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Microscopic description

 

Defect studies (in the laboratory) are performed by the way of Transmission Electrom microscope (TEM) equipments, since defects are at the scale of the atomic distances. Their understanding is important because they at the base of material behaviours.

There are 3 kinds of defects in crystals : point defects (dimention 0) , linear (dimention 1) and bidimentional (dimention 2).

 

ü Point defects can be of 3 kinds :

- vacant atomic sites ;

- intersticial atomic sites (usually a small atom occupying an «empty » space of the lattice), and

- substitution sites (usually an exotic atom replacing a « normal» atom of the structure).

Among these point defects, the most important one (under the point of view of plastic deformation) is the vacant site … since the displacement of a vacant site represents the opposite displacement of an atom (of the structure) : this is at the base of atomic diffusion in minerals.

 

ü Bidimentional defects are usually represented by stacking faults. The easiest representation of a stacking fault is the stacking of 2D-hexagonal arrays of atoms that make either the AB/AB/AB atomic successions (cubic arrangement), or the ABC/ABC/ABC … successions (hexagonal arrangement). Any rupture among these successions of atomic planes corresponds to a stacking fault. For example : ABC/ABC/AB/AB/ABC/ABC.

 

Excercice : Examine the case of the stacking of oranges in front of a shop.

 

Stacking faults often take place when phase transformations appear, for example for the transformation of pyroxene into amphibole (by the so-called retromorphic metamorphism from granulite facies to amphibolite facies : Figure and TEM image).

 

 

The transition from ortho-enstatite (orthorhobic pyroxene, atomic spacing 9.1A) into clino-enstatite (atomic spacing 18.2A) gives another example of stacking fault due to shearing parallel to (100) (Figure).

 

ü Linear defects, or dislocations

 

The intracrystalline deformation of minerals (the usual mode of deformation at moderate to high-T) is due to the displacement of the linear defects contained in them.

 

Basically a dislocation, a one dimentional defect (a line of atoms), is the edge of an atomic plane. There are two kinds of dislocations : edge dislocations and screw dislocations.

 

v Edge dislocations

 


 

Figure. Edge dislocation. Progession of a caterpillar (a) mimicts the propagation of an edge dislocation (b). At the end of the progession, the upper-half crystal is displaced (to the right or left pending on the dislocation sign) by one inter-atomic distance with respect to the lower-half of the crystal.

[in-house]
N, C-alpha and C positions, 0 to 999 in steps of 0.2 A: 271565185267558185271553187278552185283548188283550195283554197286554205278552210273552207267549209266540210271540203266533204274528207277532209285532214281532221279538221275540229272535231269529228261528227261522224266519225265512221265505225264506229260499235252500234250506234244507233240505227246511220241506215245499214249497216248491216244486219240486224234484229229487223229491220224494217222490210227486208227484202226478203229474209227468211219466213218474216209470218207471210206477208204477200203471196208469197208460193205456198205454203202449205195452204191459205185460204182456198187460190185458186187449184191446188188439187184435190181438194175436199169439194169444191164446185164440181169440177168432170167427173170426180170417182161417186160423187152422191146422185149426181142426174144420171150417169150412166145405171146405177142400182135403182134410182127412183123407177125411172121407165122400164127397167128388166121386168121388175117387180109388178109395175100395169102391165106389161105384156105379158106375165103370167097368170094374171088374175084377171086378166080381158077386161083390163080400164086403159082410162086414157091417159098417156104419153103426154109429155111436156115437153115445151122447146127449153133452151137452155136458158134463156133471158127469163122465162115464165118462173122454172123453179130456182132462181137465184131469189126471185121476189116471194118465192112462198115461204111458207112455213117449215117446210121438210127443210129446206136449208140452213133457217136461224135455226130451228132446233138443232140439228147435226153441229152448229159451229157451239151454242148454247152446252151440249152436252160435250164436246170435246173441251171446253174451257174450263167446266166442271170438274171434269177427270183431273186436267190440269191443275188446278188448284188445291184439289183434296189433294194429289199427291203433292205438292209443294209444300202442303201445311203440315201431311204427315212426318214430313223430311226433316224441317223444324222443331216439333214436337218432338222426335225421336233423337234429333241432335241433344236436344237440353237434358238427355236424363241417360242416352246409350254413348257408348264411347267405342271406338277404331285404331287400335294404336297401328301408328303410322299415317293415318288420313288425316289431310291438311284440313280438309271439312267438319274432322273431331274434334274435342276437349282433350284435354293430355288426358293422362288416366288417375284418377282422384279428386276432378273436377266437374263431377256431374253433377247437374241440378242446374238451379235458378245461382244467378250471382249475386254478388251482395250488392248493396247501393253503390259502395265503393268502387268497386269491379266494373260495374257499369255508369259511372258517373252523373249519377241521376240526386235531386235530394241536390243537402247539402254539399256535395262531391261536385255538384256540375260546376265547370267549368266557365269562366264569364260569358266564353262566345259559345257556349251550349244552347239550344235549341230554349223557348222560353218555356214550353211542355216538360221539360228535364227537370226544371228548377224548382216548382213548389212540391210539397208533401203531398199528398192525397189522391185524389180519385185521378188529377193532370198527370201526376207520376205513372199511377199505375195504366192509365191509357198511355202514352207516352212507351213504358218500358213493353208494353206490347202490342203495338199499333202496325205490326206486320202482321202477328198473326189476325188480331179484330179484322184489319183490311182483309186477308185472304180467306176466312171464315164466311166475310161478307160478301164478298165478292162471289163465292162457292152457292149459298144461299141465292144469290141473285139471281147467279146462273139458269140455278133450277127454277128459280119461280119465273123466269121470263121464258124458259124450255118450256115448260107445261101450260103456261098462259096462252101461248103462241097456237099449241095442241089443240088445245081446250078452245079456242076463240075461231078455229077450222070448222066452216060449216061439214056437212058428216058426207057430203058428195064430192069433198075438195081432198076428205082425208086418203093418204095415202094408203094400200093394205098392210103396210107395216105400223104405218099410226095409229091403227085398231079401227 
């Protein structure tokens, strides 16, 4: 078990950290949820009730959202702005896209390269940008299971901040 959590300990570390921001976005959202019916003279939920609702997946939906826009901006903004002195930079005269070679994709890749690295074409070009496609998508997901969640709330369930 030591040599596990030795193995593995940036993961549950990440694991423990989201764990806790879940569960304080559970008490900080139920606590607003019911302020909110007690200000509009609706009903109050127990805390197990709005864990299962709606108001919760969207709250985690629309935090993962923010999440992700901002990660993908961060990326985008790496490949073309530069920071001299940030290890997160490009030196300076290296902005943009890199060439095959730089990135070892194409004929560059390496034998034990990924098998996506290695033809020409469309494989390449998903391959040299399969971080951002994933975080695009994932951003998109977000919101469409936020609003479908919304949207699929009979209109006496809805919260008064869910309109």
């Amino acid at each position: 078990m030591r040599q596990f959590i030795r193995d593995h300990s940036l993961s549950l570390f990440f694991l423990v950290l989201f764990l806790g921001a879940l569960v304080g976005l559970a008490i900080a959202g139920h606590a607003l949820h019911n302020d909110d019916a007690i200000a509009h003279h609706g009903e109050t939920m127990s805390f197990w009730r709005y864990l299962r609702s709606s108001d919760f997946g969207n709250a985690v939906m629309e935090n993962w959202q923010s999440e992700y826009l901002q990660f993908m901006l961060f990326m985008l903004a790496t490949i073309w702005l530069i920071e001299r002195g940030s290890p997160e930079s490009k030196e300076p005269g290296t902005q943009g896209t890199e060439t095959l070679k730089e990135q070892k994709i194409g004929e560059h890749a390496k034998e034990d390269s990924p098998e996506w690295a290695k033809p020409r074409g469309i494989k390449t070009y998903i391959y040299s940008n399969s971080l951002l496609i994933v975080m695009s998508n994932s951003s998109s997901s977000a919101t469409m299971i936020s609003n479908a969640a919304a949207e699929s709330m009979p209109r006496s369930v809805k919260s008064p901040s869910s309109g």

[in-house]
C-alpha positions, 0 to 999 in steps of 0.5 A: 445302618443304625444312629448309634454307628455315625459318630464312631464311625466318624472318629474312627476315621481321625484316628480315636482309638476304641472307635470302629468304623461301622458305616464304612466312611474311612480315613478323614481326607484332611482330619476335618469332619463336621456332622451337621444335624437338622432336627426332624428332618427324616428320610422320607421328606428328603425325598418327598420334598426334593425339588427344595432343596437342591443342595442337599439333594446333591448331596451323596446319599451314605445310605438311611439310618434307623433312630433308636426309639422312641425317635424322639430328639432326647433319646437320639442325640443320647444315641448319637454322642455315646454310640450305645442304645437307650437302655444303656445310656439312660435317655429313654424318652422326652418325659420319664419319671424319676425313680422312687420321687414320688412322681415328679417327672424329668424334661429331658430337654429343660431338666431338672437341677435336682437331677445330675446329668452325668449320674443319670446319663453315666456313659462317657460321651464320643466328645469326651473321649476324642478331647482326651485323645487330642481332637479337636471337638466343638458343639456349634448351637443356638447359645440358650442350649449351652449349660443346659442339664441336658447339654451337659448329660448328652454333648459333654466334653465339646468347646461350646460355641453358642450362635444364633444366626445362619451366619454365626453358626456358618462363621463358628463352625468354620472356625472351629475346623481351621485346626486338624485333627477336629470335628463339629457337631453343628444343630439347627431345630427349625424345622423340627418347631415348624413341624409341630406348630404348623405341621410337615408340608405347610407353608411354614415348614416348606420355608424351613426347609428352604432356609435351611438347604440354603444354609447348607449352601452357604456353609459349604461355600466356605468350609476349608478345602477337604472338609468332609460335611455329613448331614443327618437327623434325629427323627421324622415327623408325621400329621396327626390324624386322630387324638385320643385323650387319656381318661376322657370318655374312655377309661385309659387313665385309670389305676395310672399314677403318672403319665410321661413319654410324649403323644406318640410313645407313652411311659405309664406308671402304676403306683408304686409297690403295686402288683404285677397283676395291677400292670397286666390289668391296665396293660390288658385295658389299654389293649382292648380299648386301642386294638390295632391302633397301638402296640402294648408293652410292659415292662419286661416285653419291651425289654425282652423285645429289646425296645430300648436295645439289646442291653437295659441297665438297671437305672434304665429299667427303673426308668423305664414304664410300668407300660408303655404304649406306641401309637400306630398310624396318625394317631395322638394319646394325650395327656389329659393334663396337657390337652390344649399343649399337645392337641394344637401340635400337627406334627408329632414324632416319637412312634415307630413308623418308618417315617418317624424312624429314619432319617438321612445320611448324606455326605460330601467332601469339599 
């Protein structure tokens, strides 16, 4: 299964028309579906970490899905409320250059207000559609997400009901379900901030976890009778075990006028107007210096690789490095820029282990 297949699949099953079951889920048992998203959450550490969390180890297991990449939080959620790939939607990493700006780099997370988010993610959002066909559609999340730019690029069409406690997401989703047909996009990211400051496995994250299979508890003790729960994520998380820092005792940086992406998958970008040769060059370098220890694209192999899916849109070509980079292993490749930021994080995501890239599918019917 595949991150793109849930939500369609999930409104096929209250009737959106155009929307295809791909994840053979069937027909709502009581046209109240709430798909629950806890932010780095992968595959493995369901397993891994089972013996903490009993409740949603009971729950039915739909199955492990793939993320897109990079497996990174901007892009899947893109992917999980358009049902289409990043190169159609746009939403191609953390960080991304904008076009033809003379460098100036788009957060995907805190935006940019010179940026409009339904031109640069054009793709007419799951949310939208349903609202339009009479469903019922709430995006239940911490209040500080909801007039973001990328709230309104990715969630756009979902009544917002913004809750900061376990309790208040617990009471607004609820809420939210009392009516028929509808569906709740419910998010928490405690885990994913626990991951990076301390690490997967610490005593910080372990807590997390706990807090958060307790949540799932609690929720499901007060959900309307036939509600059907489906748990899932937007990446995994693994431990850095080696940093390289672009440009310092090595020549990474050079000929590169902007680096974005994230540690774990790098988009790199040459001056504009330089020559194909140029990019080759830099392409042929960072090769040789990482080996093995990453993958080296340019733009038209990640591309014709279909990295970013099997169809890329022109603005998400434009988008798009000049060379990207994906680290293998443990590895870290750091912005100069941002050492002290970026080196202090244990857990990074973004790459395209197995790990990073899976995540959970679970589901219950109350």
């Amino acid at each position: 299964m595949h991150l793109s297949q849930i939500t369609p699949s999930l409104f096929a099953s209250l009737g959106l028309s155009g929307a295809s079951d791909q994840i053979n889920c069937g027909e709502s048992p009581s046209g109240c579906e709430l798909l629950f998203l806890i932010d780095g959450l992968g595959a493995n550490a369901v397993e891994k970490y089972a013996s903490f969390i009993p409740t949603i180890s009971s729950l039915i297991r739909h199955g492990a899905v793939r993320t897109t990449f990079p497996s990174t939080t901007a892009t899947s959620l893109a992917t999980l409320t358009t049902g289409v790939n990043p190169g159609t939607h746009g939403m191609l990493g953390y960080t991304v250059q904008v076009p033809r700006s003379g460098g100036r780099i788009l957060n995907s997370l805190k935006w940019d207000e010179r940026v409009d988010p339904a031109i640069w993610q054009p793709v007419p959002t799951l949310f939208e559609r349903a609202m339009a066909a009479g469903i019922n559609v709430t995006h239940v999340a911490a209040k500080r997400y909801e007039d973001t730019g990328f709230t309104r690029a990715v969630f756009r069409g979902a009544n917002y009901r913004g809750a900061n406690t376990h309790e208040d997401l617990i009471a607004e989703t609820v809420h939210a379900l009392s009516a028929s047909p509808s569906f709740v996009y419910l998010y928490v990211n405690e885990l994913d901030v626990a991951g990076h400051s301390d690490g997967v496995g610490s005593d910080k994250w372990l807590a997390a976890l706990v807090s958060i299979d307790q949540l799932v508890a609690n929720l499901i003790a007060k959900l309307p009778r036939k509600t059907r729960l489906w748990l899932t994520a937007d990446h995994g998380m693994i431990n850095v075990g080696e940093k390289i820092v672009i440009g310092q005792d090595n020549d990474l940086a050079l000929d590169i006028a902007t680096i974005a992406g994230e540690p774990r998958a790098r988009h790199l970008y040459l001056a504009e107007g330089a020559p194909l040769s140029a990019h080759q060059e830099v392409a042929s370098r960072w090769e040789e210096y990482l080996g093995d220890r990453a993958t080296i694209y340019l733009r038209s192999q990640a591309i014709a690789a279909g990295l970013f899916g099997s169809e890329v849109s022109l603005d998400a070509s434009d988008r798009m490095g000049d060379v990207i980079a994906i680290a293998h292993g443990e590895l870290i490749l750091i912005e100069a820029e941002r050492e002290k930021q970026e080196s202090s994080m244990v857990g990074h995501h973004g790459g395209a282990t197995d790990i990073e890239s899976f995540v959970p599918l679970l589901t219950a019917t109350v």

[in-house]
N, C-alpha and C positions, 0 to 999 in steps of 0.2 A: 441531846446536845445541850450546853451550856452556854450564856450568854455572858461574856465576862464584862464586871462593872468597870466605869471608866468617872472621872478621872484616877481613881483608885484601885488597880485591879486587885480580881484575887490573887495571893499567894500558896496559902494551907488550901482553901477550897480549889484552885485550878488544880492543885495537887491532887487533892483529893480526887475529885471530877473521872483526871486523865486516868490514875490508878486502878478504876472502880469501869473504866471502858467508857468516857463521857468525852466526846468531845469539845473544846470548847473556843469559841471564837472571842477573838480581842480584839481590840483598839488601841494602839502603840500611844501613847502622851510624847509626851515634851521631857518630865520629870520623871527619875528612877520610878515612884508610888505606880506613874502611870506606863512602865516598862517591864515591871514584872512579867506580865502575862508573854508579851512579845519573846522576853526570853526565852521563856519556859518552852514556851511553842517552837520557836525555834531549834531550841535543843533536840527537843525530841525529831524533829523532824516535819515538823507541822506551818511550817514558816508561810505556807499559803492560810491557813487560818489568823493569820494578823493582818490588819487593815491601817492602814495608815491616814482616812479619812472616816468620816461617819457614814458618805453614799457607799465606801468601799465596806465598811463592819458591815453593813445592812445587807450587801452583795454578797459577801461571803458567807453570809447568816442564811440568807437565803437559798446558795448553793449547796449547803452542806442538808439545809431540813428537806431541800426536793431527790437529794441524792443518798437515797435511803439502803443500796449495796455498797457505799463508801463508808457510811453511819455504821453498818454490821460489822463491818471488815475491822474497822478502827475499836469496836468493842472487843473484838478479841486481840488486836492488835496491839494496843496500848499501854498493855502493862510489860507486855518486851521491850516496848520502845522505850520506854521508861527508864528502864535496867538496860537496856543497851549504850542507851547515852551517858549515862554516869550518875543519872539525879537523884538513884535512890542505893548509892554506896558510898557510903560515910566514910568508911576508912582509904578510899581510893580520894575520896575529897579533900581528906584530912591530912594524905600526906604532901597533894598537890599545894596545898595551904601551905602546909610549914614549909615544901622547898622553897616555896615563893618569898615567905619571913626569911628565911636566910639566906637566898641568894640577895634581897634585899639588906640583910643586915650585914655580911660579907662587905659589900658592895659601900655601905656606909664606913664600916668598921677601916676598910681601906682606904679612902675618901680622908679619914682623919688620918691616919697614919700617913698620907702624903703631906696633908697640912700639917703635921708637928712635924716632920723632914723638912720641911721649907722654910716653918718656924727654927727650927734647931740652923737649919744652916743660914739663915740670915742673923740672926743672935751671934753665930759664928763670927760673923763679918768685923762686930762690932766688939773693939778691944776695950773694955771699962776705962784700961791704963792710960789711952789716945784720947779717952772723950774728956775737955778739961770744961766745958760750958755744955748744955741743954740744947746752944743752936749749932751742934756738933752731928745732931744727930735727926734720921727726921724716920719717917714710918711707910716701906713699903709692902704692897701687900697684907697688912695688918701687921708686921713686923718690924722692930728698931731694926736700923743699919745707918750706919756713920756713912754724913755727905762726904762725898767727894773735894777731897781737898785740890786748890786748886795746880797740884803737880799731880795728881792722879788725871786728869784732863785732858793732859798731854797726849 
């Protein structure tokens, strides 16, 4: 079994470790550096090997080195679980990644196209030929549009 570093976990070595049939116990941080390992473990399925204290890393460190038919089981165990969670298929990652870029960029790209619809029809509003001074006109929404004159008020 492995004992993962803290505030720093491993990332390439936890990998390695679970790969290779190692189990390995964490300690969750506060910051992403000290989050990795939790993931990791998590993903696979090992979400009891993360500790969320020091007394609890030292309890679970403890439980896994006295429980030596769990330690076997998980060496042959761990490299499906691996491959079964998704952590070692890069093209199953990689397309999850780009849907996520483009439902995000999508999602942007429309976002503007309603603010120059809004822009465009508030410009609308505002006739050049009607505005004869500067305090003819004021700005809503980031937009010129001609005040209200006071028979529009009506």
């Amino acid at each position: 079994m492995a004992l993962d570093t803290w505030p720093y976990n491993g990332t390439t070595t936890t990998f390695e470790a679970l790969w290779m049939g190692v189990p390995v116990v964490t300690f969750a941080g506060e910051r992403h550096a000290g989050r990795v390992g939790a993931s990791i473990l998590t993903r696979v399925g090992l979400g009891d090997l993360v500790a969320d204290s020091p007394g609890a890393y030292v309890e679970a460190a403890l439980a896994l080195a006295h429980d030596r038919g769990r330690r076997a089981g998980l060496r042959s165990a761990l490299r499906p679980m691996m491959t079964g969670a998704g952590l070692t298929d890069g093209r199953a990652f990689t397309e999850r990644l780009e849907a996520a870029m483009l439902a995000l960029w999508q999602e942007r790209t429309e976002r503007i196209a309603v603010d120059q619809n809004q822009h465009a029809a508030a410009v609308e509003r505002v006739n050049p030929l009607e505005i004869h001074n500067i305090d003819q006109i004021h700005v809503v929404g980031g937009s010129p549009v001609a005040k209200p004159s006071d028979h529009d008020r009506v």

v Screw dislocations

 


 

Figure. Screw dislocation. Tearing of a package of paper from the front-side to the back-side (a) mimicts the propagation of a screw dislocation. When the screw diloscation leaves the crystal, the upper-half of the crystal is displaced by one inter-atomic distance with respect to the lower-half crystal.



 


This unit displacement in a crystal (one inter-atomic distance) is called the Burgers’ vector (Figure). An edge dislocation is perpendicular to the Burgers’ vector, while a screw dislocation is parallel to it. The displacement of a dislocation is always perpendicular to the dislocation.

 

Figure. Determination of the Burgers vector b of a dislocation by carrying out a Burgers circuit. Starting from a point S a circuit with equal atomic steps in opposite directions (in this case 6 x 5 atomic steps) around the dislocation core, terminates at point F. The failure to close the circuit indicates the presence of a dislocation, and the Burgers vector is defined as the vector FS.

 

 

v Loops

 

In fact, dislocations form dislocation loops, combines edge and screw dislocations, hence have edge components, screw components and mixed components. Loops grow perpendicularly to itself (Figure).

 

 

 

Figure. Dislocation loop, made of edge, screw and mixed segments, expanding in its plane, triggered by a shear stress. When the loop leaves the crystal, the upper-half of the crystal is displaced by one inter-atomic distance with respect to the lower-half crystal.

 

 

v Edge-screw relationships (loop)

 


 

Figure. Half dislocation loop. From a positive edge (left) to a negative edge (rifgt) relayed by a screw.


 

 

v TEM images of dislocations

 

 

 

 



 



 

Figure. Dislocations in olivine. Left : straight crew dislocation (deformation at 600°C). Right : dislocaton loops (deformation at 1000°C). From Phakey et al. (1972).

 


Date: 2015-01-29; view: 2372


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